* Chuck Berry Dead At 90!
But it was perhaps John Lennon — who died in 1980 — who put it most succinctly. “If you tried to give rock and roll another name, you might call it ‘Chuck Berry.'”
I feel especially bad for Chuck’s cousin Marvin, who was so instrumental in helping Chuck find his signature sound.
Long time reader here.
I know your philosophy on people seeing the legends as none of us is getting any younger.
I’m with you on that.
I make it my business to attend all kinds of concerts and shows.
I saw Berry a number of years ago at Madison Square Garden and he was down right boring.
For some reason Berry was a a very negative guy and really didn’t give a good shit about the band and others on the stage with him.
I know he was a Rock N Roll pioneer but he wasn’t a very likeable guy.
At least I can tell people that I saw him.
I was in a band that backed up Berry. A nasty bastard.
Yes a legendary Rock N roller but a real pos.
Read this story,
45 Years Ago: Chuck Berry Kicks Keith Richards Off His Stage
By Bryan Wawzenek January 21, 2017 12:35 PM
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If you think Keith Richards’ relationship with Mick Jagger is contentious, consider his friendship with Chuck Berry. The Rolling Stones guitarist’s interactions with Berry have included being ignored, demeaned, punched, burned and – in the ultimate insult for a performer – kicked off the rock ’n’ roll legend’s stage.
That last incident happened on Jan. 21, 1972, when Berry was playing the Hollywood Palladium and riding high on the success of his current (and final) hit, “My Ding-a-Ling.” The rock pioneer served as the middle act between Focus and headliner Black Oak Arkansas, who had handpicked Berry for the show.
Hiring Berry meant that you only got him and his guitar, with the venue and/or main act having to provide a backing band and the other musical equipment. BOA’s Jim “Dandy” Mangrum remembers finding out that the Rolling Stones were currently in Los Angeles working on the band’s next album and thought about seeing if they would serve as Berry’s band.
“And what if we didn’t tell Chuck?” Mangrum recalled as the members of Black Oak Arkansas giggled while enacting the nefarious plan.
However, Mangrum’s memory can’t be totally trusted because, although he has claimed the entire Stones lineup (minus Jagger) played with Berry that night, not all members of the band were in L.A. at the time. It’s more likely that Richards was the only Stone on stage, with two other sidemen picked to play bass and drums, and session keyboardist Nicky Hopkins, who often worked with the Stones.
So Berry started up his set and quickly became disgruntled with the sound. He stopped a song dead cold and barks his displeasure into the microphone about only needing the bassist and the drummer, indicating that Hopkins and Richards should leave. In Brown Eyed Handsome Man: The Life and Hard Times of Chuck Berry, Bruce Pegg wrote that Richards had his amp turned up too loud for Chuck’s liking, while others have suggested that Berry was threatened by being potentially upstaged by a fellow rock star.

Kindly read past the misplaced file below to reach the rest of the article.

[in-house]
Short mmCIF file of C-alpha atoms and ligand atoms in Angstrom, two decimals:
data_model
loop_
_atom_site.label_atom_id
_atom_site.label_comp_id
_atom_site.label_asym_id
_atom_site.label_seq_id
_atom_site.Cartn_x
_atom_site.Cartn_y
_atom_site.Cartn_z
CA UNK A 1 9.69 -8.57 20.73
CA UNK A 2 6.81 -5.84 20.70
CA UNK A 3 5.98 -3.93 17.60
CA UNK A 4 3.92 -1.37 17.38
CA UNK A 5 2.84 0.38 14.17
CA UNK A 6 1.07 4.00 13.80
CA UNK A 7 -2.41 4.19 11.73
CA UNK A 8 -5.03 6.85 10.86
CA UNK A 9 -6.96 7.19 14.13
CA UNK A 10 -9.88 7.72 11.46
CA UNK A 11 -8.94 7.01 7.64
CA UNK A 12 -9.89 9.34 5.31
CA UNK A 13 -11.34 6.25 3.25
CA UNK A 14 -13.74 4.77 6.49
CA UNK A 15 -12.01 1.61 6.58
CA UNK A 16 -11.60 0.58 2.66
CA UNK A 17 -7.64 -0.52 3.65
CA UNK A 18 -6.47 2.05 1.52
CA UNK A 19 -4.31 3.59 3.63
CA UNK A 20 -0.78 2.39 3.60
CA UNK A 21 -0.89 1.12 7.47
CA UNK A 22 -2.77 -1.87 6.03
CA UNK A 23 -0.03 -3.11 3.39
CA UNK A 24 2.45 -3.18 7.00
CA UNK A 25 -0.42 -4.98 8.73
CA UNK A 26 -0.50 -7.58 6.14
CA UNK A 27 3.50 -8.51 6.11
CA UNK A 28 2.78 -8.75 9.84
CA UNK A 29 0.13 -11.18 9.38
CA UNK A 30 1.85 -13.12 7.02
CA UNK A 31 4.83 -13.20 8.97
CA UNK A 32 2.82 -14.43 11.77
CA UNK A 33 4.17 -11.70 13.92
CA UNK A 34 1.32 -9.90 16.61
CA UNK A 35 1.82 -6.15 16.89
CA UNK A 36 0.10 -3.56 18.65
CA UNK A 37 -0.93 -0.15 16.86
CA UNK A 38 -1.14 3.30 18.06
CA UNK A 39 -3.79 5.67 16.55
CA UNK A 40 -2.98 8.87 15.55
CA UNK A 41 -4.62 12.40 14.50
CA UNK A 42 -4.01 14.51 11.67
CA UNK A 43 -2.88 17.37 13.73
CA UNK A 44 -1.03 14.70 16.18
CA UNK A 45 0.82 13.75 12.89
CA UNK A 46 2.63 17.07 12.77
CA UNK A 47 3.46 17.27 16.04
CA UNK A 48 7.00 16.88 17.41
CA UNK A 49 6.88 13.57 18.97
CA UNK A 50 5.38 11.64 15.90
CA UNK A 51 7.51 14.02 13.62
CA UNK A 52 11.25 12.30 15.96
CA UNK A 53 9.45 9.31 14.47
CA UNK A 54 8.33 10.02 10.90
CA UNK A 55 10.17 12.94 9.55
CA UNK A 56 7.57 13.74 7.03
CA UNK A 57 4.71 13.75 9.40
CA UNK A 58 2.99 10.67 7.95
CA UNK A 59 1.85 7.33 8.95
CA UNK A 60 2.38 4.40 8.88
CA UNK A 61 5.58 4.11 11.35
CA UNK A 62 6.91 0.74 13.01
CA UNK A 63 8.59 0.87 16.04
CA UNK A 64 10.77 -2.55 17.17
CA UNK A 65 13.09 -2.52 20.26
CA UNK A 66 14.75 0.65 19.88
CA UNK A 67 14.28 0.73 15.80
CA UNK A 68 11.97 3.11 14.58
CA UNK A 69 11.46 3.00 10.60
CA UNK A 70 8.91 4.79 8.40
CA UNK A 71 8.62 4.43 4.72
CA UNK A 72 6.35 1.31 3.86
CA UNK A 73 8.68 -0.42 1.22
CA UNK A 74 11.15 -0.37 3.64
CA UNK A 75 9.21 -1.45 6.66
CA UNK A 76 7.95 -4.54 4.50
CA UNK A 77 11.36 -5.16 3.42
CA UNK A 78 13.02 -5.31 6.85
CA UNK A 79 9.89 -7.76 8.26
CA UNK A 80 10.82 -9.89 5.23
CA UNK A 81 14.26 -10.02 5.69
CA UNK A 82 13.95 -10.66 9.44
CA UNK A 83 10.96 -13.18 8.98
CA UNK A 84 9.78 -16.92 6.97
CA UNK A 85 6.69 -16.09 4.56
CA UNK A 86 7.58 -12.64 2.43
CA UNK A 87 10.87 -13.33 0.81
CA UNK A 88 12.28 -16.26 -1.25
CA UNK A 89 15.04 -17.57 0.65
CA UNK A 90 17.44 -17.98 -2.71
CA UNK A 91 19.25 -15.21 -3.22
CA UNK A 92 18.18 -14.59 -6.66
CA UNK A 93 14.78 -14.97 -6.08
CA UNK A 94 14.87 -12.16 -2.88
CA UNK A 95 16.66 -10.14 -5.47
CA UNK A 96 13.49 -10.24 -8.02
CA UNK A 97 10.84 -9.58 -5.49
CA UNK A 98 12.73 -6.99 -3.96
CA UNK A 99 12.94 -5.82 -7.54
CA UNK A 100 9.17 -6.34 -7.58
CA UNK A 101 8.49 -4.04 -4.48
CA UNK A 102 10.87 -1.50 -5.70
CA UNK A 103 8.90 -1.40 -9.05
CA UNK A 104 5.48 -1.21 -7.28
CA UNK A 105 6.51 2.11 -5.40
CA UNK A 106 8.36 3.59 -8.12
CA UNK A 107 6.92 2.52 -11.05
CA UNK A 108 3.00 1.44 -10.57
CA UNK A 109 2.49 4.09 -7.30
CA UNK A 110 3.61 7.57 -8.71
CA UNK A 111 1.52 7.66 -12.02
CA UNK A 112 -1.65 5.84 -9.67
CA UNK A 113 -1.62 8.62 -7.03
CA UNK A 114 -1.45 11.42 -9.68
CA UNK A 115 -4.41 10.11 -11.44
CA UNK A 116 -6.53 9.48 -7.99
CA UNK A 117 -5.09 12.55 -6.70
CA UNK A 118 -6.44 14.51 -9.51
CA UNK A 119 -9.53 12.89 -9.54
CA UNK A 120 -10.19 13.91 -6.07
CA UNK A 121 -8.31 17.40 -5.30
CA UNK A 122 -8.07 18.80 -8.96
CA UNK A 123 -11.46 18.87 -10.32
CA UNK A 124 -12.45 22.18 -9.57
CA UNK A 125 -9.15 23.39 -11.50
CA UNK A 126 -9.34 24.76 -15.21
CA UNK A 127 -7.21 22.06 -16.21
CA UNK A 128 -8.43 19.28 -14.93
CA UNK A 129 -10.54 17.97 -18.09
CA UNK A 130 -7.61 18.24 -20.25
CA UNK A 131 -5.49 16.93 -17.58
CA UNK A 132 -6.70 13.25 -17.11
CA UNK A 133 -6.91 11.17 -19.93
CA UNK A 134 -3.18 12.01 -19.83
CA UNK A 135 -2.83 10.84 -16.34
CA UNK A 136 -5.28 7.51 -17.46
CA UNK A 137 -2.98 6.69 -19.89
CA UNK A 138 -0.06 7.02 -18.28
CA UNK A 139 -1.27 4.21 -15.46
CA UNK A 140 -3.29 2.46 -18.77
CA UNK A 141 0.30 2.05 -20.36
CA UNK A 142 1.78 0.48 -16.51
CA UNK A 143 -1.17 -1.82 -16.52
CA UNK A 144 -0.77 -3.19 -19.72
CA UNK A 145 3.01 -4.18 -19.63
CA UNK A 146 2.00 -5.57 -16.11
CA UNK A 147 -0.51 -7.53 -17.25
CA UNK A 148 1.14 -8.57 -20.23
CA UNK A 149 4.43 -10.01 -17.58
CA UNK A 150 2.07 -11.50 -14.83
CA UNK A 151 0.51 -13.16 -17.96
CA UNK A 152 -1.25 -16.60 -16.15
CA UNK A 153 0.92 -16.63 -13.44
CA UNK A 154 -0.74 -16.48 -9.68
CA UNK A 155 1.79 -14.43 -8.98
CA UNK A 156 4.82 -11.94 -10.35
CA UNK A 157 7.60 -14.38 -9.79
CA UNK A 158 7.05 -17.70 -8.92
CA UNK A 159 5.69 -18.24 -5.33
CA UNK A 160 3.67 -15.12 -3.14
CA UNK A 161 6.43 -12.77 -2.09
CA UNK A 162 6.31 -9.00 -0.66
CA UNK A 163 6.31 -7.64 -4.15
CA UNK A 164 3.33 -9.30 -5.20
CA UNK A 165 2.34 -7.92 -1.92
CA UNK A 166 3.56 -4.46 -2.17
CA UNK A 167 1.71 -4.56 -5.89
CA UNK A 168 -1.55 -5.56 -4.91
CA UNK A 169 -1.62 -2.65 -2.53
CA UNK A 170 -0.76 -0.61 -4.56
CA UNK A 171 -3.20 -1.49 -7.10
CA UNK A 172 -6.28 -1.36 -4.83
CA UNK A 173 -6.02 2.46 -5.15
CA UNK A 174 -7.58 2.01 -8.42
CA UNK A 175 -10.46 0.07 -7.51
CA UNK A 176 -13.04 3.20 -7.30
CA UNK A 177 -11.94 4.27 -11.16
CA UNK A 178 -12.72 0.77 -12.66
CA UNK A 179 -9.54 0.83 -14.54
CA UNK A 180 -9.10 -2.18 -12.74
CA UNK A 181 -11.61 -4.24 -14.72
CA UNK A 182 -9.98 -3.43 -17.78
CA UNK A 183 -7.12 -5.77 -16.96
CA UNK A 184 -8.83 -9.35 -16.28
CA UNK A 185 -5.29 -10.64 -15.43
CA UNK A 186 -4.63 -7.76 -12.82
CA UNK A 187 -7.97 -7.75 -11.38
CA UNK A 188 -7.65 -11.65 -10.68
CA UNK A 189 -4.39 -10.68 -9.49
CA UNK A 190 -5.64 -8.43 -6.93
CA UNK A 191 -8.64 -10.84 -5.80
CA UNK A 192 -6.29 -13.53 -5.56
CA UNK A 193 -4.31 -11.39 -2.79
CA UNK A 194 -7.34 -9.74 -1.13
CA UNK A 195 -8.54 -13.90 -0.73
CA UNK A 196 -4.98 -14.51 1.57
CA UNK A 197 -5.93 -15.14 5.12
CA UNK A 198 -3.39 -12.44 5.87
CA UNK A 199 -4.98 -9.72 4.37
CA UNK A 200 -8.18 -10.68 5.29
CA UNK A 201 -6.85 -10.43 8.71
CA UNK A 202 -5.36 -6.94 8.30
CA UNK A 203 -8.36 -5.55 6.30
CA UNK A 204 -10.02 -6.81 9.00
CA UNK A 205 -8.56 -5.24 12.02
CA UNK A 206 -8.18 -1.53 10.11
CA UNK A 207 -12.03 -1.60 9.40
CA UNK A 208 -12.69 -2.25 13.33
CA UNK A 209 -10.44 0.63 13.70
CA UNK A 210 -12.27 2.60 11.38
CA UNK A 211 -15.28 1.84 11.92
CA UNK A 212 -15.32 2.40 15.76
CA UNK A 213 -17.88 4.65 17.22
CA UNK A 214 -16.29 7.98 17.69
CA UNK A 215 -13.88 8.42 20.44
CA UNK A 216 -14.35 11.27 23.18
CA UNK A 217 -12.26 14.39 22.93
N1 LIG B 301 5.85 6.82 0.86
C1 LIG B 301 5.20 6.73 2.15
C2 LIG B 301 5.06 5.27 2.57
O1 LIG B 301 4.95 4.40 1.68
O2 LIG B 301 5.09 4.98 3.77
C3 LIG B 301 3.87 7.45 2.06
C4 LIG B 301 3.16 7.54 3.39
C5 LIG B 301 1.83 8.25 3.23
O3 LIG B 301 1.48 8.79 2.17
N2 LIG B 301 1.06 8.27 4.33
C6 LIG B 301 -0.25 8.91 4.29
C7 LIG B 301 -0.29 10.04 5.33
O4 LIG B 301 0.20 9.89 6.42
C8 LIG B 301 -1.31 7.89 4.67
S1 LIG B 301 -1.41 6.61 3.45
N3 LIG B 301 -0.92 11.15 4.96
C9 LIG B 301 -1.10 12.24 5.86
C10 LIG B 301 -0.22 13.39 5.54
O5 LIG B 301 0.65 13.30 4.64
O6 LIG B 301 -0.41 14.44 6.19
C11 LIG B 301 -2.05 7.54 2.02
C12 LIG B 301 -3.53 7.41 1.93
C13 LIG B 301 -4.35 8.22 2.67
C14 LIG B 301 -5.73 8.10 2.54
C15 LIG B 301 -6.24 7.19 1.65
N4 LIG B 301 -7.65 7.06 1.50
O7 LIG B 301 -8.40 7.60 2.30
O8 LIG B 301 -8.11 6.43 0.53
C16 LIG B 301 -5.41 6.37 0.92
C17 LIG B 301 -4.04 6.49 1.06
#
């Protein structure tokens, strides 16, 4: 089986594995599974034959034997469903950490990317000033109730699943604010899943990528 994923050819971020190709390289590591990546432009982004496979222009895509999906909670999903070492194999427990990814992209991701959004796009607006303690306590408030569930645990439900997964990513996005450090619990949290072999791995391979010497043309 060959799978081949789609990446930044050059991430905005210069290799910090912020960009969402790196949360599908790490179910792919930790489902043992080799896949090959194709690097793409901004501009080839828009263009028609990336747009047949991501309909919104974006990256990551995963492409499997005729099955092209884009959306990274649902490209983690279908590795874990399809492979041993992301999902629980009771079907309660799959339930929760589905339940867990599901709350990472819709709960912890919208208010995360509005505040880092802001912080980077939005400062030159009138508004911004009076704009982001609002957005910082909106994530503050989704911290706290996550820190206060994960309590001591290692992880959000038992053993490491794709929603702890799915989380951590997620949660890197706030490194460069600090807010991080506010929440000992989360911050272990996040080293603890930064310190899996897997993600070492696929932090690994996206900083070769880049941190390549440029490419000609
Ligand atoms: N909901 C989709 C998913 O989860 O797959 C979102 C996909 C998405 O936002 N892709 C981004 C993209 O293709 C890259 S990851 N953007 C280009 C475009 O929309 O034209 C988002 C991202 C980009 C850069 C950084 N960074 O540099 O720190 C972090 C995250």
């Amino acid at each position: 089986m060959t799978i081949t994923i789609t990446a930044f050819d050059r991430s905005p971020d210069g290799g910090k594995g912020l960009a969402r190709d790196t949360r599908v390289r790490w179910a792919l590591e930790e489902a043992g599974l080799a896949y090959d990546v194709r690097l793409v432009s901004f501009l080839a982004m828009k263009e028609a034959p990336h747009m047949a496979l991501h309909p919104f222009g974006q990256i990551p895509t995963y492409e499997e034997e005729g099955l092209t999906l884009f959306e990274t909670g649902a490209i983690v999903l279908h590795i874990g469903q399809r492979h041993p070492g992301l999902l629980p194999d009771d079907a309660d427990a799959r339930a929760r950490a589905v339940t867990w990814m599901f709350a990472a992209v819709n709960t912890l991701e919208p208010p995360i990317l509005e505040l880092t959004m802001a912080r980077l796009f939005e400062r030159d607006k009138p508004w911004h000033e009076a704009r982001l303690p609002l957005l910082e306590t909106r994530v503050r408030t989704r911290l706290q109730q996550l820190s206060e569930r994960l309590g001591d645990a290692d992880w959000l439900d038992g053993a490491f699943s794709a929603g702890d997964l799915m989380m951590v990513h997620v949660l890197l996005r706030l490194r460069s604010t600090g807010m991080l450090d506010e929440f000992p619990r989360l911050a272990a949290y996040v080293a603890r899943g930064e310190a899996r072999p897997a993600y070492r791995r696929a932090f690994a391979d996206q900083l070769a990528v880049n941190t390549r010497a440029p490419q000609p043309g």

For his part, Berry claimed that he didn’t recognize Richards and that he had no idea he was the guitarist playing with him. On the other hand, there are photos that show Chuck angrily pointing at Keith, who is wearing a lips logo shirt and same logo as a patch on his jacket. Regardless, a dejected Richards left the stage without an argument and the Berry’s set proceeded with no further issues.
Of course, the same can’t be said of Richards’s relationship with Berry over the years. The incidents include the “Johnny B. Goode” legend snubbing the Rolling Stones upon meeting them for the first time as well as punching Keith in the face in 1981 during a backstage encounter in New York (Chuck claims he didn’t recognize him that time either). He also threw a lit match down Richards’s shirt in 1983 and made all sorts of trouble for the Stones guitarist during the filming of Hail! Hail! Rock ’n’ Roll – although Berry let him stay on stage for that concert.
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“Every time him and me got in contact, whether it’s intentional or not, I end up getting wounded,” Richards later remarked, while indicating that no one but Chuck could get away with treating him that way.
But Keith has continued to laugh off Berry’s rough edges, wearing Chuck’s abuse like a badge of honor when he tells the stories on late night talk shows or in documentaries. Richards even made reference to the 1972 incident when he and the X-Pensive Winos played the Hollywood Palladium in 1988.
At the end of the opening number “Take it So Hard,” Richards welcomed the crowd to “a stage I’ve been thrown off many times.” Are there other incidents you’re not telling us about, Keith?
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My name is Jeff. I was born and bred in Brooklyn, New York. Since 1991, I have lived in South Florida and have eaten in so many restaurants down here, that I now consider myself to be a food expert.
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